Once I understood that my brain was offering these thoughts, I saw quickly that they were untrue and I unraveled this pattern by approaching these events with a totally different mindset. I began to look forward to connecting with them versus worrying is they accepted or connected with me. I focused on them.
I took off the shield of feeling vulnerable, whether I gained weight or not, and I just dropped the focus on myself and focused on them. This was all different thoughts creating calmer emotions so that during the same situation, same book club, I was now calm around the food and I did not overeat.
Huge win, and this is available to any pattern where you’re overeating now. My understanding of what was happening gave me the opportunity to turn my thinking around and be compassionate with myself that I was having all these negative emotions and to look at other ways of thinking about my situation. Can you do that for yourself here?
The beauty is we don’t even need to turn those thoughts around. I do intentionally engage differently, but it didn’t have to have a turnaround for each one of those ugly thoughts. I really saw them as lies that my brain was offering. It served me in so many social situations going forward, I’ll tell you. I do get nervous.
I’m very high energy, I’m very outgoing, but there is a part of me that when I’m with new people, I need to admit that I do have some level of discomfort. And when I do that and just kind of calm down, it really helps me. Could it help you to look at the thinking?
Now, your overeating isn’t always going to be from such dramatic experiences. Those were my vivid recalls that I wanted to bring to you so that you could picture yours. But if you’re experiencing patterns of overeating and just can’t understand why, take some time to write down every emotion you’re feeling. Make a list. Put it on a scrap piece of paper and write down every emotion you’re feeling
And then in another column, ask why. Why are you feeling that way? Why are you feeling that particular emotion? And go through each one. It will give you so much insight. You’re going to be able to name the thoughts and it will give you the power to turn those patterns around.
Okay, now overeating patterns are not always this dramatic and that’s where the fog eating versus storm eating comes in. So these illustrations were clearly storm eating, but what I want – what about just snacking too much? Eating in front of the TV, kind of eating chips whenever, just kind of walking through the kitchen and eating because food is there.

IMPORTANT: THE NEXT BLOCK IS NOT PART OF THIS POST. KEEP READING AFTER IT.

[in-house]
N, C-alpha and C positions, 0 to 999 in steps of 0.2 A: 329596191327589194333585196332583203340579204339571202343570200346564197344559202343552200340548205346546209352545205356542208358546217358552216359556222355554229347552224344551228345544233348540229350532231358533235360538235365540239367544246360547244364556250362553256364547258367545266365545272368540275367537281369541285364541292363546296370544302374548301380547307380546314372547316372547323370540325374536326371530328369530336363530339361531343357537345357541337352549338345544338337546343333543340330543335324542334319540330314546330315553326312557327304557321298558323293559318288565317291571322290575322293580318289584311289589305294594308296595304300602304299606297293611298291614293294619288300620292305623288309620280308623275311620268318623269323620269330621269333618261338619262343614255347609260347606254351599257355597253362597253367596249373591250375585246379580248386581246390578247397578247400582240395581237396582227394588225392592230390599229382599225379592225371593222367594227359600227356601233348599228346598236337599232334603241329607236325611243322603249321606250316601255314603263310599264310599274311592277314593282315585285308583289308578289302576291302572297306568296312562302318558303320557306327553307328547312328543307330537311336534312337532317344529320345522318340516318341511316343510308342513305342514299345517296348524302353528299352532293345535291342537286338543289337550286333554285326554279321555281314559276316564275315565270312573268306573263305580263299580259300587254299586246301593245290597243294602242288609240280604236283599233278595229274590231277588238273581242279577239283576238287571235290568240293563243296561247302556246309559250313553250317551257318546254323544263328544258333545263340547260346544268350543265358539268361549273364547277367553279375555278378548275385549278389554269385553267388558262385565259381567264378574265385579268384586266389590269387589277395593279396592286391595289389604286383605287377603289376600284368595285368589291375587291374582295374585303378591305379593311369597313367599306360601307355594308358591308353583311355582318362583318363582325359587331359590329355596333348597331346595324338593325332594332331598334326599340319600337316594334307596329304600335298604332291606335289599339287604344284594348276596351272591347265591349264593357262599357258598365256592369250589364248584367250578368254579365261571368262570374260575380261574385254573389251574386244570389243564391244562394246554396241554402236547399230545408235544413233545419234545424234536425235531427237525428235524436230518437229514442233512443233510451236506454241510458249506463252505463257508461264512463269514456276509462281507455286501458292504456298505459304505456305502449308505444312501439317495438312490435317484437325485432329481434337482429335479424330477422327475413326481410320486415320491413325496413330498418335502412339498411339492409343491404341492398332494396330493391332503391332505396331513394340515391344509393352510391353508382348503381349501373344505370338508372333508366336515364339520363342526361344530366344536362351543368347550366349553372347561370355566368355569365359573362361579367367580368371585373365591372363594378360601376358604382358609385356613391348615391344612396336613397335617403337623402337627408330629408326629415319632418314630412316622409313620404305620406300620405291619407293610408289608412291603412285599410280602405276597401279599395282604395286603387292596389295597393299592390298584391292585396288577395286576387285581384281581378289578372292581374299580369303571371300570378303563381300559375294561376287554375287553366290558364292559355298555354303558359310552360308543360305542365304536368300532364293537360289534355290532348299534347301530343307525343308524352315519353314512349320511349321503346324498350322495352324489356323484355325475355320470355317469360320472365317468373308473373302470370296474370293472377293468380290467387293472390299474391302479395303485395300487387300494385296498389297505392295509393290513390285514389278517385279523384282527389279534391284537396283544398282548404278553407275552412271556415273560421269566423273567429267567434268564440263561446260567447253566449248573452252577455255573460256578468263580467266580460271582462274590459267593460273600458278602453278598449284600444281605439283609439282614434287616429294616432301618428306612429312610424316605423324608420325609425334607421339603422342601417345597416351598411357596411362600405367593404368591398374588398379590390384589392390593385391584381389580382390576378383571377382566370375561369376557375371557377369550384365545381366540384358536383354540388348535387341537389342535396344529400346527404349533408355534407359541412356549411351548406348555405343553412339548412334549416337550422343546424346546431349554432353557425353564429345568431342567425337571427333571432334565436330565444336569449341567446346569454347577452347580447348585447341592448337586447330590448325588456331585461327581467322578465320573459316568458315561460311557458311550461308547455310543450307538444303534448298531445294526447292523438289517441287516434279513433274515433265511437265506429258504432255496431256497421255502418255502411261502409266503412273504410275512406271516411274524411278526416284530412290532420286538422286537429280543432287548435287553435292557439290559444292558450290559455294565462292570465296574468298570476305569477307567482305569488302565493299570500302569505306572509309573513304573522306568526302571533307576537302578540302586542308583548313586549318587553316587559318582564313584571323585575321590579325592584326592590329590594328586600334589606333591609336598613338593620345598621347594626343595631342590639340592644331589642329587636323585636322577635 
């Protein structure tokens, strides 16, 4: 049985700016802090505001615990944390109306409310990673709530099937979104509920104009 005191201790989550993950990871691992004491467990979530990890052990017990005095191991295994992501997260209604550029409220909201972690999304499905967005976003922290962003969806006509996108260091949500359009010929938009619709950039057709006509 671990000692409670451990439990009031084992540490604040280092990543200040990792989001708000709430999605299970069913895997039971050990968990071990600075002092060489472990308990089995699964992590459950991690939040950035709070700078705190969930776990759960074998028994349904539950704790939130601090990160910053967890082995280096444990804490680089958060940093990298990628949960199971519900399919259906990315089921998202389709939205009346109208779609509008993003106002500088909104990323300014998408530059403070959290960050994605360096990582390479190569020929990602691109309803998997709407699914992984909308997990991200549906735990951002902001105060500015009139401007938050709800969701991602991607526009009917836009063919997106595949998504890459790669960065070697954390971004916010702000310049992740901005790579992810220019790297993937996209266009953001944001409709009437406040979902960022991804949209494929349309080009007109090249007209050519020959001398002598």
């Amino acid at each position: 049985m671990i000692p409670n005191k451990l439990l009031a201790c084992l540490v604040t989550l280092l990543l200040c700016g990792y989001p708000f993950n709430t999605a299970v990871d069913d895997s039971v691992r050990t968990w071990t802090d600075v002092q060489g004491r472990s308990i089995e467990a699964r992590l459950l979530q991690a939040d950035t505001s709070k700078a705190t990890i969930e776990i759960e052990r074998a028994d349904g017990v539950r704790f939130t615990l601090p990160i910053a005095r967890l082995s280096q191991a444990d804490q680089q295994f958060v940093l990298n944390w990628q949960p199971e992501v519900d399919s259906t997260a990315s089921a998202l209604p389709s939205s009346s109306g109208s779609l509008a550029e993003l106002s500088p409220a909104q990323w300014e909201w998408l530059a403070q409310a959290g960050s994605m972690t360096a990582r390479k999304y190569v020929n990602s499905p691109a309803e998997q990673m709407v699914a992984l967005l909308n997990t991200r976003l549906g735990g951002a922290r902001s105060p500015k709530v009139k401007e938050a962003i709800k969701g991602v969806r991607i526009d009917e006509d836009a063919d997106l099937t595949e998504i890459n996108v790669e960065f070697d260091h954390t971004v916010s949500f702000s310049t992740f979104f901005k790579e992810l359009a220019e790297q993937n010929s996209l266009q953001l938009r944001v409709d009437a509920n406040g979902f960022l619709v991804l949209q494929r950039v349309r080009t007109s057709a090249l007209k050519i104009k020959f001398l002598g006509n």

And that’s just eating more than you intended. You’re not hungry. That’s fog eating. It’s eating behind your own back. But same question, same insight, and the same opportunity to check out the thinking. And because it’s less intense, you have an opportunity to catch yourself in the moment.
I call these plus two moments. I’m referring to the hunger scale of light fullness. These moments are when you know you’re not hungry but you want a snack or you want to eat more while you’re in the middle of a meal. They aren’t highly emotionally charged, but your thoughts are creating moments where you’re overeating on the regular. What do we do here?
The same thing. When you realize you’re not hungry but want to eat more or want to eat, you’ve asked, am I hungry, no, but I still want to eat. I want to share with you my illustration. It comes from when I began producing this podcast a year ago.
For the first few months, when my podcast was due on Mondays, I was noticing something. It’ll be early afternoon, I’d be just about ready to get my mic up and ready and I go, “Oh, I’m hungry,” and I dash to the kitchen, get some crackers, and get something that was filling.
But I look back, my stomach kind of felt funny. I’m like, oh, wait a minute, didn’t I just have lunch? Yeah, I took no time at all to ask if I was hungry and I wasn’t. I was not really hungry. I had a bit of a nervous stomach so sometimes our emotions can create that. I just wanted to calm down.
Again, what was I feeling and why? So I started catching myself and I catch myself now in the moment. I was feeling anxious and nervous and distracted. But why? I was feeling nervous because I was thinking, what if I have to pay the late fee and I don’t produce this one on time? So I would create nervousness. And I knew I needed to calm down so I could share the podcast with you in a good way.
Then I’d also be anxious. I was – these episodes are taking too long to put together, I have phone calls to make, I have things to do, I have coaching calls this afternoon, and I would just be anxious about the podcast. Fascinating, right? So I’d go buffer, feel a little better and get to business.
Nothing had really gone wrong but I didn’t feel good. I was not eating when I was feeling hungry and I wasn’t choosing fuel most times. Just puffy crackers to fill my stomach. The last one was distracted, and I was. I really was instead of being in the moment, I had that thought, “I want to get other things done,” and so I was just taking my mind off my game.
And now I really practice paying a lot of attention and getting really grounded before I record, and now on pretty much the regular, these are done before Monday. But these emotions did not feel good. They were distracting and not only – it made it longer to finish writing my podcast because I was always nervous. They made me want to eat.